In his essay “Wood Knot Dew,” Piers Anthony defines science fiction as “the literature of the possible” and fantasy as the “literature of the impossible.” His idea that SciFi is based on making an untrue fact true and fantasy is the understanding that all the facts are contrary to what is, really comes down to making your work believable.
The crux of the issue, most of the time, is less about what your world does (we expect dragons, robots, and epic fights) and more about how your characters react to it and each other.
Friends get into a fight? Believable. Friends get into a fight and immediately apologize to each other? Unbelievable. You’ve never had an experience like this. And neither have your readers.
One popular piece of writing advice is to have ordinary characters in extraordinary circumstances, and extraordinary characters in ordinary circumstances. Well, I side with Piers Anthony that what you really want is believable characters in unbelievable situations.
Regardless of your genre, your cardinal rule is to make it believable.
All you need is the right approach. You should strive to get the reader on your side, willingly and eager to suspend their disbelief.
A key point is to be consistent in your framework. Unless inconsistency is a key part of your story. Another is to have small human details referenced throughout the work.
Consider that if an ogre stubs his toe, he will nurse the injury.
Dragon’s get itchy wings.
Bullies get upset at bad grades.
Robots… are robots… they don’t have feelings. Unless they do in which case we need to talk about what it means to be sentient.
All of this humanizes things. You remember when you stubbed your toe, and when you had an itch on your back that you couldn’t reach, and when you got bad grades, and when you were a robot… wait…
When you identify with the cast you can then accept the ways in which these characters and this world are different and still root for them.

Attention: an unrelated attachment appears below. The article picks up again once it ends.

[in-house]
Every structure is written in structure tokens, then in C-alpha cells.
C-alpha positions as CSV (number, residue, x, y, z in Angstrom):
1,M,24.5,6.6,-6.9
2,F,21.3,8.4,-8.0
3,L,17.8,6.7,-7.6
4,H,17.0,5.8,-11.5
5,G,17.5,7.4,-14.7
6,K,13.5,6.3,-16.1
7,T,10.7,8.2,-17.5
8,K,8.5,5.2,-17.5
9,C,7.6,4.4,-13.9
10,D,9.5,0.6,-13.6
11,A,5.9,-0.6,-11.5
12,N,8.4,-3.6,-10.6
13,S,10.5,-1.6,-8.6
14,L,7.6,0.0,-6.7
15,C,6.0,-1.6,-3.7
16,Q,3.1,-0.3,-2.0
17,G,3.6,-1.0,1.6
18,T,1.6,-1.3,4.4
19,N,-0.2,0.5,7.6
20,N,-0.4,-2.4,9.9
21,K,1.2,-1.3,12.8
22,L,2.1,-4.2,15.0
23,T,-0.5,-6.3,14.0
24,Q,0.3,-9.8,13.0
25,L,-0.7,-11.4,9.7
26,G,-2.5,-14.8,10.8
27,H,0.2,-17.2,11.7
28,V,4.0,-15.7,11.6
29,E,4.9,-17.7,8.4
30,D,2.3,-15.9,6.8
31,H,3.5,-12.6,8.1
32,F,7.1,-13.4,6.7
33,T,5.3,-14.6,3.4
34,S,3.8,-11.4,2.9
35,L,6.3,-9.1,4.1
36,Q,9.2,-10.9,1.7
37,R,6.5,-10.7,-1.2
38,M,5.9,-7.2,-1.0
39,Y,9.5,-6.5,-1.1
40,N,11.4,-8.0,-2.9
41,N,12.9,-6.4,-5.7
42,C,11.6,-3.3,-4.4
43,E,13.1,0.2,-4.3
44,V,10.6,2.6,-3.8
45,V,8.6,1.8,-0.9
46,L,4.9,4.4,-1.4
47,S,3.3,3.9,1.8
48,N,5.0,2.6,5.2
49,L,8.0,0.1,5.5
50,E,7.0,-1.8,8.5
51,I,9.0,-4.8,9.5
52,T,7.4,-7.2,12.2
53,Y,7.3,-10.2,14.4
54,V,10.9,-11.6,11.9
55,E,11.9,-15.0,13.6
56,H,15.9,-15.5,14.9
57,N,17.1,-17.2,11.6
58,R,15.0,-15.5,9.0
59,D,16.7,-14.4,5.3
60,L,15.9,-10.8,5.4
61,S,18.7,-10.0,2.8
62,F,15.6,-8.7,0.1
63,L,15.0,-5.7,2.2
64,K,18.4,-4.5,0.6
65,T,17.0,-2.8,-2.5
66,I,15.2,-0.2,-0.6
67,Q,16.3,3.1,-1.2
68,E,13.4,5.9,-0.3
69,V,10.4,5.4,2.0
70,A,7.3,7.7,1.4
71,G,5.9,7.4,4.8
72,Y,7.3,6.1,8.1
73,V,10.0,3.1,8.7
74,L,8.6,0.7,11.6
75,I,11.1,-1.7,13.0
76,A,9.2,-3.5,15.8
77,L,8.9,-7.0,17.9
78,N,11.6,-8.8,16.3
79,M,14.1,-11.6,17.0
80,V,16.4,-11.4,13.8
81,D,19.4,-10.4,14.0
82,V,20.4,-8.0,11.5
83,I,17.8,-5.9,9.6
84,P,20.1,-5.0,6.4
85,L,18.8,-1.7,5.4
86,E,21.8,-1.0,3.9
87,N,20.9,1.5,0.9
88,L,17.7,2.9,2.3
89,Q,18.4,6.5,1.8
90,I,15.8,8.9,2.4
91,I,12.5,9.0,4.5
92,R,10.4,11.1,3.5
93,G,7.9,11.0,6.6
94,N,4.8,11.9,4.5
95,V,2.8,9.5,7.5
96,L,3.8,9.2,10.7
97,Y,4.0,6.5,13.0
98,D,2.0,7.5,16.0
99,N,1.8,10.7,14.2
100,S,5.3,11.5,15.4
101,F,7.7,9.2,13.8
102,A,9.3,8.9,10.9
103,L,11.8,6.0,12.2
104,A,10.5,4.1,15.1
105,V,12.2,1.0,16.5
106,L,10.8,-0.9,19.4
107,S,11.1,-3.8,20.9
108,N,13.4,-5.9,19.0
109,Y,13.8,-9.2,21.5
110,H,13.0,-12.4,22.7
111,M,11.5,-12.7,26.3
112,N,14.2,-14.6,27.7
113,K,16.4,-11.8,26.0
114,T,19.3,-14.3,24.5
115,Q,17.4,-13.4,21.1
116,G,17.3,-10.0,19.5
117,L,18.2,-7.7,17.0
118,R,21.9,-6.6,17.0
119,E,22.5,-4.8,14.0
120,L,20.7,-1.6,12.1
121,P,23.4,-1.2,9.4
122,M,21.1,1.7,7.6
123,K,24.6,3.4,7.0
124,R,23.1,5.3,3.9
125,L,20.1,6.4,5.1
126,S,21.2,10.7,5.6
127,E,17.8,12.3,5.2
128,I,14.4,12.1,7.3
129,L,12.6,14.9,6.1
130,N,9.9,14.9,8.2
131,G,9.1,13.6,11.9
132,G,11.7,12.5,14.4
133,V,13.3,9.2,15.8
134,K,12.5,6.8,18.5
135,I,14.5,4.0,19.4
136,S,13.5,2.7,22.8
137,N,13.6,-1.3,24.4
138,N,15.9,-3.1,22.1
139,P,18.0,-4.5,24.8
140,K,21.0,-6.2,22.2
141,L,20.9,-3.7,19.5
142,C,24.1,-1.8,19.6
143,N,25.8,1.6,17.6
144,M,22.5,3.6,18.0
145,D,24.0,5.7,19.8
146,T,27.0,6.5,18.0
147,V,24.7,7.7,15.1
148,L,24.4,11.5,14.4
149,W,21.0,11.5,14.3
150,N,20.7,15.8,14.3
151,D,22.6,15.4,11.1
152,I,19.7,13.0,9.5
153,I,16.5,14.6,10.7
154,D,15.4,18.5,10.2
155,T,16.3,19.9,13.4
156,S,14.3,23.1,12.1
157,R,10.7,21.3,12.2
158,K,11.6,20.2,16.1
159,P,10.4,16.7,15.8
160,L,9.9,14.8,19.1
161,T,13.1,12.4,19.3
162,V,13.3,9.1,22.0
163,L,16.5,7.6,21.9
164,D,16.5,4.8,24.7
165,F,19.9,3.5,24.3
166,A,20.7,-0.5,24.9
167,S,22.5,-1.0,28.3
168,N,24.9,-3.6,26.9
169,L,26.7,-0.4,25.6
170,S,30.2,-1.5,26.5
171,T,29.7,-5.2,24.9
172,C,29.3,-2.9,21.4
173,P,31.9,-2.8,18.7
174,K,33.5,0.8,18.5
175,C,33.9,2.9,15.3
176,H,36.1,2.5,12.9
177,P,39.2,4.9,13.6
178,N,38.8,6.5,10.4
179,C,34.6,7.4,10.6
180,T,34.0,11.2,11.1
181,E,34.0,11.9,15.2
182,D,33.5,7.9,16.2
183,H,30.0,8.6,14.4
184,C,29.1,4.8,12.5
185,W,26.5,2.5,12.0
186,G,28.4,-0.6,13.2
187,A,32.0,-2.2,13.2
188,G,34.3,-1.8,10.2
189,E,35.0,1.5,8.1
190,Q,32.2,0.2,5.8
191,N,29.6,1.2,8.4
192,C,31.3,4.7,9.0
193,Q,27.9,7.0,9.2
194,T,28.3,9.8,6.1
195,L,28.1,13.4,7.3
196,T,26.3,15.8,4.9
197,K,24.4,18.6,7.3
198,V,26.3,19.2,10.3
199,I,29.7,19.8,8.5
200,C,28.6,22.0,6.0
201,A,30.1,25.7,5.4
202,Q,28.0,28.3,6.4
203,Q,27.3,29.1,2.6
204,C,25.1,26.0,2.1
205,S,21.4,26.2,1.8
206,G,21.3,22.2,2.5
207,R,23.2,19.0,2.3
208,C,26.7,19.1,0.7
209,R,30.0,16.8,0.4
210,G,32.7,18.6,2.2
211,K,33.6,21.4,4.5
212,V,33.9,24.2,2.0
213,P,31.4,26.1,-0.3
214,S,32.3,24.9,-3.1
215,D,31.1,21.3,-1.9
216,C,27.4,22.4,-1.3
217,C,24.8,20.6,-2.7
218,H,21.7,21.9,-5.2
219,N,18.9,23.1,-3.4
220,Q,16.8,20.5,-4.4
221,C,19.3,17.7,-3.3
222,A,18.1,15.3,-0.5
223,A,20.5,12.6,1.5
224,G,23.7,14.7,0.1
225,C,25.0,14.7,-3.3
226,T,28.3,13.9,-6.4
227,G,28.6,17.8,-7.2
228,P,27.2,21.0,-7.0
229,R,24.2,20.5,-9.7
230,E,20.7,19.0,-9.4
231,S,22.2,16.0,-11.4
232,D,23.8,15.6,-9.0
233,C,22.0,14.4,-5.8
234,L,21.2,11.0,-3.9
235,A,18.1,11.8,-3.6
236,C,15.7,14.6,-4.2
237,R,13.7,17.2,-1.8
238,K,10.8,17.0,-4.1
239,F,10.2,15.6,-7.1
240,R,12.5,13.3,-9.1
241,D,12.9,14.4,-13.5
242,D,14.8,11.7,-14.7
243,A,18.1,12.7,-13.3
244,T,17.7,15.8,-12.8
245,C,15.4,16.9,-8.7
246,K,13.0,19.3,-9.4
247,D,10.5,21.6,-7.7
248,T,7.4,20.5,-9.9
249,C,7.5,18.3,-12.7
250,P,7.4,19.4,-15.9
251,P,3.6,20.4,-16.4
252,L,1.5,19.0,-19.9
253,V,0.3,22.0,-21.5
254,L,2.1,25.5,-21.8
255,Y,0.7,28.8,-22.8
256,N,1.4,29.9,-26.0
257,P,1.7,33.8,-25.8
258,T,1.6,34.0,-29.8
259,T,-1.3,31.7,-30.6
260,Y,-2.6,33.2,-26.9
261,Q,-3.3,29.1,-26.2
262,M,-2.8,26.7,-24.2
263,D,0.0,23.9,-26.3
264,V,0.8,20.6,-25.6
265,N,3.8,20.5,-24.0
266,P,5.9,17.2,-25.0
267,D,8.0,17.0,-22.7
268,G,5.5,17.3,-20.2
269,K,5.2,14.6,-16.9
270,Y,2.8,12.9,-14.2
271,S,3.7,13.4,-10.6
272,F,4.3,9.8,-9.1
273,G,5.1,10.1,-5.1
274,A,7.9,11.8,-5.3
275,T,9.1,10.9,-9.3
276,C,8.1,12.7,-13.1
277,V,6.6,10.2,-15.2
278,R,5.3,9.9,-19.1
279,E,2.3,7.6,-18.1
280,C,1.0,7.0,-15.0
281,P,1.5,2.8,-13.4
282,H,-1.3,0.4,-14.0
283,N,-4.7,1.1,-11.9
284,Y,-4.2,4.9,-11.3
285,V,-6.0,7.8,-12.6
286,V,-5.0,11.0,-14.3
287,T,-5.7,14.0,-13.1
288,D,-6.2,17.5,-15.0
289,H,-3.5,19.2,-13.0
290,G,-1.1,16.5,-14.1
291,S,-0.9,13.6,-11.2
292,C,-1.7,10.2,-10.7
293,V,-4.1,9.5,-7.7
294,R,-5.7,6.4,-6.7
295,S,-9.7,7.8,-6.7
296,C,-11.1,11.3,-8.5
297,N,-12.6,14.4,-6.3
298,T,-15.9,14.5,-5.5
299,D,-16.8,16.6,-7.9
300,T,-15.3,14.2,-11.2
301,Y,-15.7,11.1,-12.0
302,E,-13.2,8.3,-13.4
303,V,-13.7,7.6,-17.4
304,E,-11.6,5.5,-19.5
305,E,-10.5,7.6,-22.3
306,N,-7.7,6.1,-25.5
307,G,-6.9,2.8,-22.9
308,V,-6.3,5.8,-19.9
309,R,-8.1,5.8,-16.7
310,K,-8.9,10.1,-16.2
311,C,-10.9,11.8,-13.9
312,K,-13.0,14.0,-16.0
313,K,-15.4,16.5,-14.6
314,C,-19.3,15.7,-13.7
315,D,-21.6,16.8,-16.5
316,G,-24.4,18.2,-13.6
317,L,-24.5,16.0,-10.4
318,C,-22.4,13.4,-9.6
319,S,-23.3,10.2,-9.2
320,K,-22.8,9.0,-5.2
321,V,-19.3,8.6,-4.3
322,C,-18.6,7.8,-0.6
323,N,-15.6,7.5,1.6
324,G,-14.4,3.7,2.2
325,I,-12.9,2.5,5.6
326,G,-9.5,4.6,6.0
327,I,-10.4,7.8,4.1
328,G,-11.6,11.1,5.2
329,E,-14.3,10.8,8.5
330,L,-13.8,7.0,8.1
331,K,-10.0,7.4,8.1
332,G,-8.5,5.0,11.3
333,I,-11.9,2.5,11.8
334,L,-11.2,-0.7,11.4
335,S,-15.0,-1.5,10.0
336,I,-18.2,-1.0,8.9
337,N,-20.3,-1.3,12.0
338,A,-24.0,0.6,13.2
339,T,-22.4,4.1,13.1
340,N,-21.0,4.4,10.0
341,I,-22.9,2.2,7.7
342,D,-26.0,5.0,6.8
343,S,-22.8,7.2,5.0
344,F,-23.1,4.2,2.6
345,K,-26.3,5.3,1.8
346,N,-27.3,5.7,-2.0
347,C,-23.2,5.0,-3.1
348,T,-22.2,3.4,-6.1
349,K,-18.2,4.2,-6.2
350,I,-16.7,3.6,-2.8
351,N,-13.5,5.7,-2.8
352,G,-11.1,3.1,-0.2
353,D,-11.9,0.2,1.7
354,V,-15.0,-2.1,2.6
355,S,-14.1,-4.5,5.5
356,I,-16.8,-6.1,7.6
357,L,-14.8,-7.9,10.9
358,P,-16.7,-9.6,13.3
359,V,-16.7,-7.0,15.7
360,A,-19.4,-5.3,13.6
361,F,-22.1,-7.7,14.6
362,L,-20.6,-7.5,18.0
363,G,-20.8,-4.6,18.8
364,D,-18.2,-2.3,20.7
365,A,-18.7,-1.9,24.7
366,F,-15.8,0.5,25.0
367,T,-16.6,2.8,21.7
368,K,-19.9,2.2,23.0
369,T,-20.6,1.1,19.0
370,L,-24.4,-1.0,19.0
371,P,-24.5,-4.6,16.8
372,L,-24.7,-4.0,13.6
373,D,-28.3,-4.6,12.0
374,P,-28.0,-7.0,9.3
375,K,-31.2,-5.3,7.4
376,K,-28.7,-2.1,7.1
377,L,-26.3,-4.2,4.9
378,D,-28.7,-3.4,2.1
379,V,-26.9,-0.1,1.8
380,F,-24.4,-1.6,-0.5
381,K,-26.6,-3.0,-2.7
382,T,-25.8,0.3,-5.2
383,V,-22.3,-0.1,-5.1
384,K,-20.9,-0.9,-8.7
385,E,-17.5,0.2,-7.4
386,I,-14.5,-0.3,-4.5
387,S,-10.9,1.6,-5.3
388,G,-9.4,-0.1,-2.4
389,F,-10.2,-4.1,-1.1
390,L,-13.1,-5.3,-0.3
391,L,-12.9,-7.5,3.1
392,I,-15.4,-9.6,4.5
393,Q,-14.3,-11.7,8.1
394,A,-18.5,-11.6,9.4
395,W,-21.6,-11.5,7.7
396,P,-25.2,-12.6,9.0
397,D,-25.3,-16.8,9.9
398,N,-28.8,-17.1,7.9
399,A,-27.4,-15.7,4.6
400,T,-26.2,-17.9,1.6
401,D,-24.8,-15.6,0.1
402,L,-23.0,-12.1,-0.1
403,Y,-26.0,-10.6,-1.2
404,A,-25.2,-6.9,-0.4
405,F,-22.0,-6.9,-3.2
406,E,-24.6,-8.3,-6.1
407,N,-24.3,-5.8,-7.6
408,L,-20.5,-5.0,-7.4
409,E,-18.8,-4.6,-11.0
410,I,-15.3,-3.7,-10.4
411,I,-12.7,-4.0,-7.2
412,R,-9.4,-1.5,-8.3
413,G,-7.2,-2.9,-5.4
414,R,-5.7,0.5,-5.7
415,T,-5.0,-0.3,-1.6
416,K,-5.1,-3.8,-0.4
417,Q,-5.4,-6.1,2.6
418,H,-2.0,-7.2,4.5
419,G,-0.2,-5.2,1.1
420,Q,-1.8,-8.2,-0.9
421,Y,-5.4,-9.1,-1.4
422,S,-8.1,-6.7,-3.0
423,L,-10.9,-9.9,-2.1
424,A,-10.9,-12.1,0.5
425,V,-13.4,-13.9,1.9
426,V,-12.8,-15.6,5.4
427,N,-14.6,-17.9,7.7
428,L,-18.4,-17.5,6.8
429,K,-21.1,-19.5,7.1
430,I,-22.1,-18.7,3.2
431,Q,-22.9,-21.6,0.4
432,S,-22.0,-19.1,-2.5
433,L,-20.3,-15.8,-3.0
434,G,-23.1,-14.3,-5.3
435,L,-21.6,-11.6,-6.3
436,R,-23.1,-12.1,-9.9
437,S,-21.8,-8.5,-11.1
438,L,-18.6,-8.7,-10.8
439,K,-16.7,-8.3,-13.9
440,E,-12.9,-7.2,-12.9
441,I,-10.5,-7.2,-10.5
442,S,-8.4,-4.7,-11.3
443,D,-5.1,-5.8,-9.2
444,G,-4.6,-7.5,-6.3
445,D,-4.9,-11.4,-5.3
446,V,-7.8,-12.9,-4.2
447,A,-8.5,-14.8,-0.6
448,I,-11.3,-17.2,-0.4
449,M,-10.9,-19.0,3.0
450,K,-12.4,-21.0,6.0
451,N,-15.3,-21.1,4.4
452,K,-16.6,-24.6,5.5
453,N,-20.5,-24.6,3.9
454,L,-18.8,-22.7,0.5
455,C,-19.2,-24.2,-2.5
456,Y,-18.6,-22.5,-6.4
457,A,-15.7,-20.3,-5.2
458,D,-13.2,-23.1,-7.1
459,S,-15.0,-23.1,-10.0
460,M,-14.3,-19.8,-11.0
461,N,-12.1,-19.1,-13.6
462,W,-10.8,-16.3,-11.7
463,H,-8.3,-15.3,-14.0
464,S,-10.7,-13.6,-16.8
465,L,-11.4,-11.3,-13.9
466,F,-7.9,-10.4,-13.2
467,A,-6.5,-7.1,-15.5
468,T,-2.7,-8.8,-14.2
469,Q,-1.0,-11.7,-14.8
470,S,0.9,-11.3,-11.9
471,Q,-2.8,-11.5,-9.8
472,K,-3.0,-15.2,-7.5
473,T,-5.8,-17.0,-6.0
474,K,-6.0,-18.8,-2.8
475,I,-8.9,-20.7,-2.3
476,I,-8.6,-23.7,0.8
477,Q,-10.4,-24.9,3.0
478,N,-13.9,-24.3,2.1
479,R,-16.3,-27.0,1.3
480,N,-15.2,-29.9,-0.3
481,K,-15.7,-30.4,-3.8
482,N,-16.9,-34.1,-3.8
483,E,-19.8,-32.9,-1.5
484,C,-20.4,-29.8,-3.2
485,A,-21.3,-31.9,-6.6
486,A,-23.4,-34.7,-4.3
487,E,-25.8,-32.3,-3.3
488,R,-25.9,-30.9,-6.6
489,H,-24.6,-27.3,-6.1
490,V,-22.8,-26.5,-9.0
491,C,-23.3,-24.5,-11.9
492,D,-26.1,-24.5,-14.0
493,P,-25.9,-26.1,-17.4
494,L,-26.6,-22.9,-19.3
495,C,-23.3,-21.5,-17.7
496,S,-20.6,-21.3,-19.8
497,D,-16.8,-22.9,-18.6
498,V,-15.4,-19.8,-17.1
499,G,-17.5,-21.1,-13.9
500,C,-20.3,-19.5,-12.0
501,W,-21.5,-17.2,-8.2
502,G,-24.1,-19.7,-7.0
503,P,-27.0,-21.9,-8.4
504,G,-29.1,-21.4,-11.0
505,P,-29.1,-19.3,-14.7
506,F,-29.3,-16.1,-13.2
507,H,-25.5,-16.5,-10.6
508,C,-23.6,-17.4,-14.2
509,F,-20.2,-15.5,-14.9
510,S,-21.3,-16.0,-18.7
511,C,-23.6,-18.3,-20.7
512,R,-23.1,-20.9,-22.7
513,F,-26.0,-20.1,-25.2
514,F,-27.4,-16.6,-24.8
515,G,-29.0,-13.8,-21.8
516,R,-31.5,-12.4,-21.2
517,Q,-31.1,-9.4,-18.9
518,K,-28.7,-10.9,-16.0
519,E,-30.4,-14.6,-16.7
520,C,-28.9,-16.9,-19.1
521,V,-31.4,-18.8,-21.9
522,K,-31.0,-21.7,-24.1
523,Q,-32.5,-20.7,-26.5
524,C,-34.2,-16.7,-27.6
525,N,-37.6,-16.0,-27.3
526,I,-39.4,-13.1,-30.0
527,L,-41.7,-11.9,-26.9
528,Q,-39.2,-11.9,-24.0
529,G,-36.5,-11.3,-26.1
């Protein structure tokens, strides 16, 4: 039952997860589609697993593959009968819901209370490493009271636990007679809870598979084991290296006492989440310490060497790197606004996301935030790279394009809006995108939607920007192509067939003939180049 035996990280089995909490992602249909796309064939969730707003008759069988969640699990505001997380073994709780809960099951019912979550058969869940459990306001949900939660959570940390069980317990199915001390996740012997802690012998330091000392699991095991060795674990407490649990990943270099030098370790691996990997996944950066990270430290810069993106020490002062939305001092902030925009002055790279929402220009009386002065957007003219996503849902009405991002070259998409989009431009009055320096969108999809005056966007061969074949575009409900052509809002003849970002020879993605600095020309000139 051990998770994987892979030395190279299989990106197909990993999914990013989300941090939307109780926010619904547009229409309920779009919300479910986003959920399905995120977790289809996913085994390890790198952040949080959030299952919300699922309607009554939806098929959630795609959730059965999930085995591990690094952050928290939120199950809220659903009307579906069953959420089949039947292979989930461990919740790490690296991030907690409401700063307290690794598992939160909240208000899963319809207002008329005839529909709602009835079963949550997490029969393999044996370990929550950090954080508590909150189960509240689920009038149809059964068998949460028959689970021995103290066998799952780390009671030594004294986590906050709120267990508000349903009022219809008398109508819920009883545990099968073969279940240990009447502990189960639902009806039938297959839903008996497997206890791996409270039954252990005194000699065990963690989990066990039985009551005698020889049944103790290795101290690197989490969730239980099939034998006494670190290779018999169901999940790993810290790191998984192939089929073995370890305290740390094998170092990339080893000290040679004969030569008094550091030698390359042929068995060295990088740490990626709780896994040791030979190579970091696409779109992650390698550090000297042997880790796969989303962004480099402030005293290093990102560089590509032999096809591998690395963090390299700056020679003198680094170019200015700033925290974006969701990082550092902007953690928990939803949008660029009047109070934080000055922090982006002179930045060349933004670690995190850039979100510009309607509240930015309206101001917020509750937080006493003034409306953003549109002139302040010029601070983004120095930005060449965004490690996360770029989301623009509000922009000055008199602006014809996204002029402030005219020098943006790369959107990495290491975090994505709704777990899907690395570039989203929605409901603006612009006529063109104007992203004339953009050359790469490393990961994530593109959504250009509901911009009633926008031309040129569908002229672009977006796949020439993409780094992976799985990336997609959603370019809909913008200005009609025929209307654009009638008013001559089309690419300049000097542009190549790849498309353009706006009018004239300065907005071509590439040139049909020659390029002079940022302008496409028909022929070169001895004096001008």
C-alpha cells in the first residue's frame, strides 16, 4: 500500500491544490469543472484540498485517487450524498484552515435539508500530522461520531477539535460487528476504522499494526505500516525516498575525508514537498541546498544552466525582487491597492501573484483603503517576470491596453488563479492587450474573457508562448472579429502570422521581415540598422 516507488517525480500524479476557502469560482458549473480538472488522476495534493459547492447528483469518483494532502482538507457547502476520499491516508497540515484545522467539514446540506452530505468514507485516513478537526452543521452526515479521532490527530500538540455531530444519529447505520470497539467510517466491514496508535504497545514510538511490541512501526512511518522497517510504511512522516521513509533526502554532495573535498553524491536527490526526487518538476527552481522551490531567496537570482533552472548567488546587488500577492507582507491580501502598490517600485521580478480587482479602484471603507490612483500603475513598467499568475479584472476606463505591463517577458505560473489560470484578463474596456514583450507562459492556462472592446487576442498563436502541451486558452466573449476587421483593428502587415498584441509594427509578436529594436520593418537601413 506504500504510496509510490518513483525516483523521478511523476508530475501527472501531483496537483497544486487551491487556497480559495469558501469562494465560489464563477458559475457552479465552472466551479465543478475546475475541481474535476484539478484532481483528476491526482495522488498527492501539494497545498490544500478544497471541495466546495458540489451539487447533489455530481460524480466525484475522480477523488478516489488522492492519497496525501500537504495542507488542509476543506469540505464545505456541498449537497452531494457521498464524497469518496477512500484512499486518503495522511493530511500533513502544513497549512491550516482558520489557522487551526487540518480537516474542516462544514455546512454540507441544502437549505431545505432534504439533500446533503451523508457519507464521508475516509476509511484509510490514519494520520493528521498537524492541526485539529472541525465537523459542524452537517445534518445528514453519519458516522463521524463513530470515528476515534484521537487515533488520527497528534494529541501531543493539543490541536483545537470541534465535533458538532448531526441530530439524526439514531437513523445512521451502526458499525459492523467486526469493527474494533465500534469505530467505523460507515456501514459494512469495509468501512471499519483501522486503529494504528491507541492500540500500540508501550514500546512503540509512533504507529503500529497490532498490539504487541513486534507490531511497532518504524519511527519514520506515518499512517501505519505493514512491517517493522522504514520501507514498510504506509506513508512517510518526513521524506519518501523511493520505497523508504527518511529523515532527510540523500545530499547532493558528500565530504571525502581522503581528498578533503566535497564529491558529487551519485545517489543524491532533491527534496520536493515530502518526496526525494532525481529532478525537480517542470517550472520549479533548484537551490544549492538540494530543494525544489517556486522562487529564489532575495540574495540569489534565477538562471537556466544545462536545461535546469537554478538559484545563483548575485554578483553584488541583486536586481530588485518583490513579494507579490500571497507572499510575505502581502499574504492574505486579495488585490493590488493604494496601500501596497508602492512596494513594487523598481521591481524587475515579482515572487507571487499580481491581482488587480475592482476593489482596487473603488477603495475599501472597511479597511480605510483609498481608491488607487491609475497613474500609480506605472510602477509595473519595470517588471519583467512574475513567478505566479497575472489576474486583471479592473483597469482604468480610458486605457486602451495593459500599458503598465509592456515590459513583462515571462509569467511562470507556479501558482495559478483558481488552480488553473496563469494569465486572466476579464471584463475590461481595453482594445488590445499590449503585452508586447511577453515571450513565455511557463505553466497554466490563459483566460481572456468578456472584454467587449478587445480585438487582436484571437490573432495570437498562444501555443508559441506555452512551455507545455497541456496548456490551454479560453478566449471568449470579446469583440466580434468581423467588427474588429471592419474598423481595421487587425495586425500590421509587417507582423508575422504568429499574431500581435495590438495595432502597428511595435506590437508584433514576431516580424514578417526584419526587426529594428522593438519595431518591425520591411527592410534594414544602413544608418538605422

Difference is important. Consider how hard you roll your eyes whenever you read something like “I’m not like other girls.” Or you see yet another character who just likes to read and doesn’t fit in anywhere. You don’t want them to be like every other character you’ve ever read. As Piers Anthony says, “You know, strong, handsome, beautiful, smart, talented yet intriguingly vulnerable. These qualities are fine, but they don’t suffice.” The differences you create should be significant, they should distinguish your characters from all the others in existence, without making them too different to be appealing. Remember, we don’t want to see perfection–we want to relate to these human characters.
Here’s an exercise:
Find some minor but nice ways to distinguish your main character from all others in the past or present, or who may in some alternate future come into being. Maybe even make notes of prospective traits you can draw on at need.
Keep an ideas file or notebook just for that purpose.
Alternatively, take a popular character and explore that world with one key aspect of their character changed. How does Curious George read if George isn’t curious at all?